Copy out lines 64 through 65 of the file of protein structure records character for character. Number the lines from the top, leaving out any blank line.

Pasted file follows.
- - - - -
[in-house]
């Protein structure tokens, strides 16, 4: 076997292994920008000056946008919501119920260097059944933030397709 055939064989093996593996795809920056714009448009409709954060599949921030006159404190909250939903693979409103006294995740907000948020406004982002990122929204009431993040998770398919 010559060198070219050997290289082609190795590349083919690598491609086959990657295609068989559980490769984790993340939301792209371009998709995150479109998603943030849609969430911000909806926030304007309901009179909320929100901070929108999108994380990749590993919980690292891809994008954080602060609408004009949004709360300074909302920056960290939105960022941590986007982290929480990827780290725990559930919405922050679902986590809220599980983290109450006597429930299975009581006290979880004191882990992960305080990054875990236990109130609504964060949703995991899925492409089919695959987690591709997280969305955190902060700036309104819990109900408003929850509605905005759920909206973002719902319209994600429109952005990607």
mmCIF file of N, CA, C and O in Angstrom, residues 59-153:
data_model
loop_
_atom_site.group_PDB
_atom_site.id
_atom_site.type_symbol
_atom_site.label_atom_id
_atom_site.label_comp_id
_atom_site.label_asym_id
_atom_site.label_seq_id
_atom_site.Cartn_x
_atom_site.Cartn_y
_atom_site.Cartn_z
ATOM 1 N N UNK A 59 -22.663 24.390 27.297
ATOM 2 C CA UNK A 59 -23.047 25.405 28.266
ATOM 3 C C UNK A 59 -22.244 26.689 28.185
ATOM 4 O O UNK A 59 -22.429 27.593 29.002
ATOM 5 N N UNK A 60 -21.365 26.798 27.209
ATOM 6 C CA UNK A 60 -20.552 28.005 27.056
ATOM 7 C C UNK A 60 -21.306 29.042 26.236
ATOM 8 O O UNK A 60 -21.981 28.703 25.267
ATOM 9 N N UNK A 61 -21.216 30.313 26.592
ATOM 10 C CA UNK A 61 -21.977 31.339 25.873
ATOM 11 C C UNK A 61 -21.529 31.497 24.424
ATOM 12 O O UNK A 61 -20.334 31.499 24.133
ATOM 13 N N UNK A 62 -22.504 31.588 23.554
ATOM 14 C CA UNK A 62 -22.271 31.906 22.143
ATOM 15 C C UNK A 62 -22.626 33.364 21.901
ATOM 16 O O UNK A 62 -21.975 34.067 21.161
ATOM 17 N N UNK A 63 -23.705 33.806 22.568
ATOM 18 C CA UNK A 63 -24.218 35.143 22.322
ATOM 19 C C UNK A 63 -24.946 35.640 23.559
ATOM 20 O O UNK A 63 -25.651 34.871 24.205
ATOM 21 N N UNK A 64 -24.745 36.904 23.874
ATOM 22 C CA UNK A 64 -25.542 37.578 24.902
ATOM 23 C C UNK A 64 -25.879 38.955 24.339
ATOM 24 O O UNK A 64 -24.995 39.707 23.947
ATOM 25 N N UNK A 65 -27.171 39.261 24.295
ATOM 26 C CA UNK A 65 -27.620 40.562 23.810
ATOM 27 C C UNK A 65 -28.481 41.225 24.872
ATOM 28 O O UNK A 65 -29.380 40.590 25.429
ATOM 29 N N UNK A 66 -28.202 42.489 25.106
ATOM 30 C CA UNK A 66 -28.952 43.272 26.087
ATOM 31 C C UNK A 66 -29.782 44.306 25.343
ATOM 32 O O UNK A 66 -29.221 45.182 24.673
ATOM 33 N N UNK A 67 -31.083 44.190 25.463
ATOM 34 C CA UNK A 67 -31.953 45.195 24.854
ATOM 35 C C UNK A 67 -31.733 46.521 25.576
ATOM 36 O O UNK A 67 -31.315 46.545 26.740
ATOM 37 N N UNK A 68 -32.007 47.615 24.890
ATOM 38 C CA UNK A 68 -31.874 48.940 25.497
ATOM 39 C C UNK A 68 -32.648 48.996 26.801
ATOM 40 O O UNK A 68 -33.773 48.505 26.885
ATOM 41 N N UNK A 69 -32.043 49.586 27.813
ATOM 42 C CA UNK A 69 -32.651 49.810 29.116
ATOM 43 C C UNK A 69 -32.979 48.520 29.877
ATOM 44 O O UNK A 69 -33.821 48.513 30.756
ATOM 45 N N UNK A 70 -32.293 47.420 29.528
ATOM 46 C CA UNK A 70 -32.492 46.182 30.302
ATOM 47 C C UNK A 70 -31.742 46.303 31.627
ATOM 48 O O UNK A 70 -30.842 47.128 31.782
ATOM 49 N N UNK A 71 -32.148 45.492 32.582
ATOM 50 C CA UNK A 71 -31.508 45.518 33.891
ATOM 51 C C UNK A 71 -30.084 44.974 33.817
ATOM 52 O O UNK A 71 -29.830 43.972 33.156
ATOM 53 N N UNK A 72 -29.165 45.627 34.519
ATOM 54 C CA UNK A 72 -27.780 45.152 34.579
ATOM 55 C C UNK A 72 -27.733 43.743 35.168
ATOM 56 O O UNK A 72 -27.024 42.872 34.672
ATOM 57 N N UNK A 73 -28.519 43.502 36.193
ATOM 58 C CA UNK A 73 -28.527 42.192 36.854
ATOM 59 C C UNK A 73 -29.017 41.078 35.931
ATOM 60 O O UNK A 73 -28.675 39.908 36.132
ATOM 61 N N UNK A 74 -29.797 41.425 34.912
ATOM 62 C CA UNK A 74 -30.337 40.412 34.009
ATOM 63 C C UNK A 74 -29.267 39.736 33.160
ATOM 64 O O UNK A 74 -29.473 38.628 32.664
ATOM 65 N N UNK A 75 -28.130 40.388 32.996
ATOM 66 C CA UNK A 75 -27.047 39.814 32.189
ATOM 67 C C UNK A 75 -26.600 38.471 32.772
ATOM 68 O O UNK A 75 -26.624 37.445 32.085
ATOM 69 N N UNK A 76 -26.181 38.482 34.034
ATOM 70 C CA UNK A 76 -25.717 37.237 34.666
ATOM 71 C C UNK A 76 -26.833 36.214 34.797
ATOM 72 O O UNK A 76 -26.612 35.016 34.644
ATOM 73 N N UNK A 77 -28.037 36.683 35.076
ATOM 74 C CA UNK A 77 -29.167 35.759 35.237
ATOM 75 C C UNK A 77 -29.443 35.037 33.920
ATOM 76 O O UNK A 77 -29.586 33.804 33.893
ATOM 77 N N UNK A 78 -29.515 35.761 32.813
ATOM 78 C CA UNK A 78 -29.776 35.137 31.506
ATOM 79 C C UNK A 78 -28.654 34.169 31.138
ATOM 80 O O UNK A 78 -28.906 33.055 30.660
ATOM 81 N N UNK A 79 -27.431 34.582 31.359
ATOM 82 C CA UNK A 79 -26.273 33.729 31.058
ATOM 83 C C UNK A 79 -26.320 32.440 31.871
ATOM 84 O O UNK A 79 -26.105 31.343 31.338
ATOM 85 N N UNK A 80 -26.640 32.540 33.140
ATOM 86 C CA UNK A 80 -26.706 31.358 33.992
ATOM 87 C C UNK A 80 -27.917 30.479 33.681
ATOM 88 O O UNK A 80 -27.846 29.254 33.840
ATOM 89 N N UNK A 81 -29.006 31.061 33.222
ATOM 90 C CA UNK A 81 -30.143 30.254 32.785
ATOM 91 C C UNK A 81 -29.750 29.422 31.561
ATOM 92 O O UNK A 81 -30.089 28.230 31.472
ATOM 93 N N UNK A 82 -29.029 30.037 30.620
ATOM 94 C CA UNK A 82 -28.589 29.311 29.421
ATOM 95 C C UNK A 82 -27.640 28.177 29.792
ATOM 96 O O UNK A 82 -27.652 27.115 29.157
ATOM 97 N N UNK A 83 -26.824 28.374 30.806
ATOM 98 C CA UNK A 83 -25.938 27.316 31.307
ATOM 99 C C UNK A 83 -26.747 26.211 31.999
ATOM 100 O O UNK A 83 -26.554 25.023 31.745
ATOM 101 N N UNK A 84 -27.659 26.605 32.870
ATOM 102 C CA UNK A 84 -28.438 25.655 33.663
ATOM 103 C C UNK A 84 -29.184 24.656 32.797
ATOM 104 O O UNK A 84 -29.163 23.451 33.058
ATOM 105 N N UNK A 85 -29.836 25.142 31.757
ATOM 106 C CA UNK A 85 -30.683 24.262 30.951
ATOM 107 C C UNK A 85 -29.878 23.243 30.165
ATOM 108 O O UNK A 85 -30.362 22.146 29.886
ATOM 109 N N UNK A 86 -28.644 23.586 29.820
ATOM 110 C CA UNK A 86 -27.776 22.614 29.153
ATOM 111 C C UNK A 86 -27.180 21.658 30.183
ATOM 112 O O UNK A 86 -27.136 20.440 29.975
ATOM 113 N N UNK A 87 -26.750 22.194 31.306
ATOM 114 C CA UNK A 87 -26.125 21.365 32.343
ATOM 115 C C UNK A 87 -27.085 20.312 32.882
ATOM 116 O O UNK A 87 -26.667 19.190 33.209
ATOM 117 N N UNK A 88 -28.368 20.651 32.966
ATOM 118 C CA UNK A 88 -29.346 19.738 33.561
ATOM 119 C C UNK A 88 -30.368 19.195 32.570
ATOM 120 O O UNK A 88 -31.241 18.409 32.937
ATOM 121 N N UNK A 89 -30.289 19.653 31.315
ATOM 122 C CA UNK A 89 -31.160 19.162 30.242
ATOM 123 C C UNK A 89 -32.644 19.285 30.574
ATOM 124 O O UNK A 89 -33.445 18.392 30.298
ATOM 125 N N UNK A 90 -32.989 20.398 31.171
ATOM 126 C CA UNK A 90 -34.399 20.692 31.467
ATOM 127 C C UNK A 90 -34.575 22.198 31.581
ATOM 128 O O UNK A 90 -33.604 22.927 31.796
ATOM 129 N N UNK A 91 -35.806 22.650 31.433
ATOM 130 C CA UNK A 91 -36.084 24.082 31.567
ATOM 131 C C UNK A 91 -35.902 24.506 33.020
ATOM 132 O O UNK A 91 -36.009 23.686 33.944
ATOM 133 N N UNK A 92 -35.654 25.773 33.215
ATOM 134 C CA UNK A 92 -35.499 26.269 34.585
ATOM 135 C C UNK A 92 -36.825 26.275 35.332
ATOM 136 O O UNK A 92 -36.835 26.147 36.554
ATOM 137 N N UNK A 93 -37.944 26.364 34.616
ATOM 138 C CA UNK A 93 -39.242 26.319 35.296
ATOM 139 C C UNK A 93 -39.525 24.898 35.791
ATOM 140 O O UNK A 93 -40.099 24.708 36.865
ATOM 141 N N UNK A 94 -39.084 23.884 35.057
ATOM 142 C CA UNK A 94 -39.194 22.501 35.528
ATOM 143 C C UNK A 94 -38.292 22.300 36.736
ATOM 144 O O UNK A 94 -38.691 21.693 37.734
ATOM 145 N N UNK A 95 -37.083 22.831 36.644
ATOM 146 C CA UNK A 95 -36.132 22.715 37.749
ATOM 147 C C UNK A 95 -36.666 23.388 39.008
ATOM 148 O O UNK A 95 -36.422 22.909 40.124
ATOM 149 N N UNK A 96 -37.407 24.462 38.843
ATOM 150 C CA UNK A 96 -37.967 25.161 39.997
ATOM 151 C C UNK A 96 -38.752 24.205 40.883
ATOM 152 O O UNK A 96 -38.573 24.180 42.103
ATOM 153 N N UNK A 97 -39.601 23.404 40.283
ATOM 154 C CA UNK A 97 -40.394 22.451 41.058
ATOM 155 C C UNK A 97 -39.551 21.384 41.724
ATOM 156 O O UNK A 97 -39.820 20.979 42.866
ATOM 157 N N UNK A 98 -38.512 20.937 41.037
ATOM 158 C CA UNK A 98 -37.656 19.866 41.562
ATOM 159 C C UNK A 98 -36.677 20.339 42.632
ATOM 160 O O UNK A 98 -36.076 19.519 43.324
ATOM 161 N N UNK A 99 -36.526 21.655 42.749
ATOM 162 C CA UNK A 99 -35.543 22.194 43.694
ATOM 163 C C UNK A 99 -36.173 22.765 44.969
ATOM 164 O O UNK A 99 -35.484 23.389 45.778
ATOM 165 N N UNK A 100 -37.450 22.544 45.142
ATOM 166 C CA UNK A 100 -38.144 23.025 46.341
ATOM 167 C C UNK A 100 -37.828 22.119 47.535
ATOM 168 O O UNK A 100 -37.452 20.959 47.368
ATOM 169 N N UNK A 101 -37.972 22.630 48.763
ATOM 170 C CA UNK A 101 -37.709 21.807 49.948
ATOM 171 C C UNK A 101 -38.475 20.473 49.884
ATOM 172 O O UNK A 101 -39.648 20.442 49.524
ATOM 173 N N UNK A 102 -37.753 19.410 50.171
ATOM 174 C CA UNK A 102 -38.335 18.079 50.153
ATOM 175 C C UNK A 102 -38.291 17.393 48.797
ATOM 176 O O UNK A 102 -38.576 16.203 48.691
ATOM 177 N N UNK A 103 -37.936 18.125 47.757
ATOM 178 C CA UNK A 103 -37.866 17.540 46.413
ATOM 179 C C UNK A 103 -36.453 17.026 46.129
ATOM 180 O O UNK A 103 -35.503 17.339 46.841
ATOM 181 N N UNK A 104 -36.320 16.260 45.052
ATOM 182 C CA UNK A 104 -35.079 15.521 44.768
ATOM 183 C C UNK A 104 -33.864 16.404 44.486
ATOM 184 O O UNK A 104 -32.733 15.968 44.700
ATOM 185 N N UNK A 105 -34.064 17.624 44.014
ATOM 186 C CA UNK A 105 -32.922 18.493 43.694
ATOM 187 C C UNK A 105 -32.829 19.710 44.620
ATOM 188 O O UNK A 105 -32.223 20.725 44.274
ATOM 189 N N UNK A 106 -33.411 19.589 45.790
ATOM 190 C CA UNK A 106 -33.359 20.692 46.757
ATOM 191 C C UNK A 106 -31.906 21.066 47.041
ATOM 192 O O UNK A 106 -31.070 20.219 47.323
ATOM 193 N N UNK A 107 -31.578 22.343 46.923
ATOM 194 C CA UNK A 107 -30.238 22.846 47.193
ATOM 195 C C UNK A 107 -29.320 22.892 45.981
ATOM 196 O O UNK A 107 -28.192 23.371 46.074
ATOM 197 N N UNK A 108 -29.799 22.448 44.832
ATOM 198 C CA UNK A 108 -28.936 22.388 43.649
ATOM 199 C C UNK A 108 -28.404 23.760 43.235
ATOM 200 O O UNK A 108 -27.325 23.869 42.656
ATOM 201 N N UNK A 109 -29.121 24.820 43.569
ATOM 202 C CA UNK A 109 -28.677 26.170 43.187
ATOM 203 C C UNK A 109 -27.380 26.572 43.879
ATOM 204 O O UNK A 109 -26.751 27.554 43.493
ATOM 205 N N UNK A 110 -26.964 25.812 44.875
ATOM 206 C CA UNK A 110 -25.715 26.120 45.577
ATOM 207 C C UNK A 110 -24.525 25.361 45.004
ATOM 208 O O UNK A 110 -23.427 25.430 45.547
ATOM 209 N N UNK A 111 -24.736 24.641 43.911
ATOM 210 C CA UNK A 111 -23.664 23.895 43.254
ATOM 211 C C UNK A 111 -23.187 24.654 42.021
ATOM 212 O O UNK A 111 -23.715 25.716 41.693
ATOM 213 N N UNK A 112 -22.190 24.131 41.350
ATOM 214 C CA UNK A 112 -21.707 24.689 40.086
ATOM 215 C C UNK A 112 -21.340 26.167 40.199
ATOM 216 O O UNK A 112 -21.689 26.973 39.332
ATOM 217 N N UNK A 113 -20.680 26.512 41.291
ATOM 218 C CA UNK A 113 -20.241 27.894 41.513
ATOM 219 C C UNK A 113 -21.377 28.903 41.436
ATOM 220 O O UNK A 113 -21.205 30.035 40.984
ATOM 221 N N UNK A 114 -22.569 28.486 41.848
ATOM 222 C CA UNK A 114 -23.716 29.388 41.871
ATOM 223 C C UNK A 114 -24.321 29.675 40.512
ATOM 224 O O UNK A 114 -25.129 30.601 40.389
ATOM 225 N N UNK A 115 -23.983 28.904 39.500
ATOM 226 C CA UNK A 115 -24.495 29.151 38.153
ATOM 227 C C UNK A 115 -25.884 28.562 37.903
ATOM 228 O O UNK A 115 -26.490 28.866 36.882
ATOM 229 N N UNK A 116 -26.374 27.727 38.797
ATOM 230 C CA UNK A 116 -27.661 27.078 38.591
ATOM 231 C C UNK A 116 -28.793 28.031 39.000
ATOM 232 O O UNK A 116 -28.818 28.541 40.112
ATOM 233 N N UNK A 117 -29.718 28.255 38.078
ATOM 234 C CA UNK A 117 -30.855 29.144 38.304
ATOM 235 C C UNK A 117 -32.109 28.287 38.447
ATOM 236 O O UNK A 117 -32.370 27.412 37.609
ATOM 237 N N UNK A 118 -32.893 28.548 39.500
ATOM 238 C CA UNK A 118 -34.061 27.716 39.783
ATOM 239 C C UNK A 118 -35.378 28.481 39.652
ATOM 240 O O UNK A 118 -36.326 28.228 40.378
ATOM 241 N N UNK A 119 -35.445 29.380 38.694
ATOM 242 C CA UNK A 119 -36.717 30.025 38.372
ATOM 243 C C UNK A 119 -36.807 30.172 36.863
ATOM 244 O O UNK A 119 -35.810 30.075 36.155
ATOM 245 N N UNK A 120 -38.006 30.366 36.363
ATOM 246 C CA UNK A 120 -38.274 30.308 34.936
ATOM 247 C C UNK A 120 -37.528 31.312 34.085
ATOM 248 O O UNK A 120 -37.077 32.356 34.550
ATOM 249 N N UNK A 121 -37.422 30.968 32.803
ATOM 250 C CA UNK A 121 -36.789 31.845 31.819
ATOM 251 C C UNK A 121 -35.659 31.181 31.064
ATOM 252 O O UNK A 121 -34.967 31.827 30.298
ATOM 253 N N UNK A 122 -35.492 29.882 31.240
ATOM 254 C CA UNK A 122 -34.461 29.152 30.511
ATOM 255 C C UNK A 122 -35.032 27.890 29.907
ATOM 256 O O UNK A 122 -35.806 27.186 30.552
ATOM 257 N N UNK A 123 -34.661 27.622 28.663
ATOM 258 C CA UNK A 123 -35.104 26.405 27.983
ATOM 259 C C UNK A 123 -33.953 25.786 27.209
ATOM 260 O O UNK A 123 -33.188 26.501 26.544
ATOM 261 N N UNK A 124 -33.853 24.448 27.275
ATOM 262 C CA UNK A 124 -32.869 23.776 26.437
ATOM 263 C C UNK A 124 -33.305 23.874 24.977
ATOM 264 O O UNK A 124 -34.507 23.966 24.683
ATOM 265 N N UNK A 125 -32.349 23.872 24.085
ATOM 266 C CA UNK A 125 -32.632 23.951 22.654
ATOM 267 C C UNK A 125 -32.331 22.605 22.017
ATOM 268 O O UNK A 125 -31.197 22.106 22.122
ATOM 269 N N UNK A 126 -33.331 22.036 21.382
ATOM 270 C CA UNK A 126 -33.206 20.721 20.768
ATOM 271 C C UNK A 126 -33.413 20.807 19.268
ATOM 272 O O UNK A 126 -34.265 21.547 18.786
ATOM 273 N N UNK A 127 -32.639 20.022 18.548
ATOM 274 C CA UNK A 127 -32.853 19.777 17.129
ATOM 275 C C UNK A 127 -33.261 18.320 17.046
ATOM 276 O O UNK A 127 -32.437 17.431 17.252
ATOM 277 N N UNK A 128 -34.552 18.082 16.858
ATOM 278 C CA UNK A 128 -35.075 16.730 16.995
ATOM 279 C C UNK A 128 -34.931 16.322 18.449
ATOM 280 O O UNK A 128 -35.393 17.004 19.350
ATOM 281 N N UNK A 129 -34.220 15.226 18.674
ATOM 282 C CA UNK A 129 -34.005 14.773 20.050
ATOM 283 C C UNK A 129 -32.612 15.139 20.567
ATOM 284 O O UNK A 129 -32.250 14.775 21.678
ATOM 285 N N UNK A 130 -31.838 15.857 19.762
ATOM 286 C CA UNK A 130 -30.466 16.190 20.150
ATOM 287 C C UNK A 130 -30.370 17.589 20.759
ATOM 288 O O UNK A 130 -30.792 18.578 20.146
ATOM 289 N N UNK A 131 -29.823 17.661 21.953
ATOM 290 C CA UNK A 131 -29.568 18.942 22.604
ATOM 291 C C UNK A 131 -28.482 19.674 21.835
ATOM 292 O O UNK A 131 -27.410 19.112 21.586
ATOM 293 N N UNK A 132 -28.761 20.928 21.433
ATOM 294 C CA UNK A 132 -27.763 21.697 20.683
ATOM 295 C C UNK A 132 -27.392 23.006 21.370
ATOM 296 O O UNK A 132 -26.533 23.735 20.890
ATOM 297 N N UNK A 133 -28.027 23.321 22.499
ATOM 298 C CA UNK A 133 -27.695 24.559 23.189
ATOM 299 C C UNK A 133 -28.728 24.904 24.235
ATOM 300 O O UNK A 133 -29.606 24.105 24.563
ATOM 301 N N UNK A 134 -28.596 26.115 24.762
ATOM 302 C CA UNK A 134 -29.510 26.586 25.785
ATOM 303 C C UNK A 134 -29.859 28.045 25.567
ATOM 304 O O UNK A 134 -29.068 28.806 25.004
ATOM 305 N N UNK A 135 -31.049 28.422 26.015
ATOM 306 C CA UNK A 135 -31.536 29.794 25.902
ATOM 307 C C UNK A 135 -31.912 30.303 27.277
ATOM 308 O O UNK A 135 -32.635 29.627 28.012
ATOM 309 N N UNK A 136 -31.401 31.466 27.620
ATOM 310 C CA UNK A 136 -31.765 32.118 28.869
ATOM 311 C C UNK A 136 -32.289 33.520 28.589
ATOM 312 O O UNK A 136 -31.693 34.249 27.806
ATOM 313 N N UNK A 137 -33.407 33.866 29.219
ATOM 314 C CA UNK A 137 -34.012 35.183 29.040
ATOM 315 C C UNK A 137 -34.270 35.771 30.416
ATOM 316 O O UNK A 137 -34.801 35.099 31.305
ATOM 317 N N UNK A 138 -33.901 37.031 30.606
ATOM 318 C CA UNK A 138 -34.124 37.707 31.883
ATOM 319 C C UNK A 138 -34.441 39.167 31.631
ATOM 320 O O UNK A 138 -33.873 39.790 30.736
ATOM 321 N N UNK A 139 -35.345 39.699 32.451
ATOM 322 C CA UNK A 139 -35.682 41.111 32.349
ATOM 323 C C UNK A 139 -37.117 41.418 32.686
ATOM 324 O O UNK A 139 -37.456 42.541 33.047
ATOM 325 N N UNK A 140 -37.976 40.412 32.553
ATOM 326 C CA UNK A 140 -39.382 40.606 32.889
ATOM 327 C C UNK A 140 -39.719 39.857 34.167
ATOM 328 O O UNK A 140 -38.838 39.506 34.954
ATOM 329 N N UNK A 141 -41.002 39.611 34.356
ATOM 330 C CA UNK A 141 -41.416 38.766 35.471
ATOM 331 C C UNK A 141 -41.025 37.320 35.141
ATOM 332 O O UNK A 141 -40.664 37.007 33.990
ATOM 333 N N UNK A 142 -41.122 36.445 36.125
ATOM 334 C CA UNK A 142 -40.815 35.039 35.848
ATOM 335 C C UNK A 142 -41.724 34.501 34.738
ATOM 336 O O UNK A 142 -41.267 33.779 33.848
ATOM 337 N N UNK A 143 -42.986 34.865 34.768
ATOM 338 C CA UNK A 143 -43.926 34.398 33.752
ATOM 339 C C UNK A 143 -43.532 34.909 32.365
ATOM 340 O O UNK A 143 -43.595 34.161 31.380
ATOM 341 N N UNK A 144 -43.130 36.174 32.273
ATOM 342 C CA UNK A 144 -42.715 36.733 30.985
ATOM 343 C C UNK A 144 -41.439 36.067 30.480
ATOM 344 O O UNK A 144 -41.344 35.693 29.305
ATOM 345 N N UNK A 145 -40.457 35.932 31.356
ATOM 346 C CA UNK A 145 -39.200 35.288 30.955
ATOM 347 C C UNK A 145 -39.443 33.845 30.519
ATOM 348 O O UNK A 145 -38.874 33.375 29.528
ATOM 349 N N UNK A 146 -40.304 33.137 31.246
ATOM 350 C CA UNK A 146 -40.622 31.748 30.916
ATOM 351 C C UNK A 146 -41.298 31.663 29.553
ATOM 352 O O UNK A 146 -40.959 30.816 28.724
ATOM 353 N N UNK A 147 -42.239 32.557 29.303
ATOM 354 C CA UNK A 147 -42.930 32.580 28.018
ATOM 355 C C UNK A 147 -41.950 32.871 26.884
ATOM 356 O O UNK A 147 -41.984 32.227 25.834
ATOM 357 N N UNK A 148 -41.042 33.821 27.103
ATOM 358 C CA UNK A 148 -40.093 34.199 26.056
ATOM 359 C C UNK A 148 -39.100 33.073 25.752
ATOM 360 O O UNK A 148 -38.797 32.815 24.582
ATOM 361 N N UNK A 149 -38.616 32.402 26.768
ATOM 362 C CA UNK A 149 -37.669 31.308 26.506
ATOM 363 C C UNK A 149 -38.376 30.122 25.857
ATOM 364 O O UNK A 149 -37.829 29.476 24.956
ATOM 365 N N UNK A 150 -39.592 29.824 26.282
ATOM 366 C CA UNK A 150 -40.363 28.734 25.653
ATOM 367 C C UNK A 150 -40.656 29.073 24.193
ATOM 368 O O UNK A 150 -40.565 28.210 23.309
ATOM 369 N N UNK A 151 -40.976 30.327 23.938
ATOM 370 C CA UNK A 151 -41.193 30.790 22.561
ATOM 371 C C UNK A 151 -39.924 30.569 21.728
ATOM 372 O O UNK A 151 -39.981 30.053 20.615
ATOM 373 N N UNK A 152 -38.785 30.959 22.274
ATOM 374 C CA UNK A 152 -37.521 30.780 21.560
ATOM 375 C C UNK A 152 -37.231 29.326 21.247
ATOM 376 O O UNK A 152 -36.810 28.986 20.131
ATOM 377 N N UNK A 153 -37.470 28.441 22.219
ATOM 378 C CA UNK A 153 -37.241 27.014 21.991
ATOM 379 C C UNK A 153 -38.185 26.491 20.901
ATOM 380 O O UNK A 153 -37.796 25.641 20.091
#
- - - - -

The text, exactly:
ATOM 49 N N UNK A 71 -32.148 45.492 32.582
ATOM 50 C CA UNK A 71 -31.508 45.518 33.891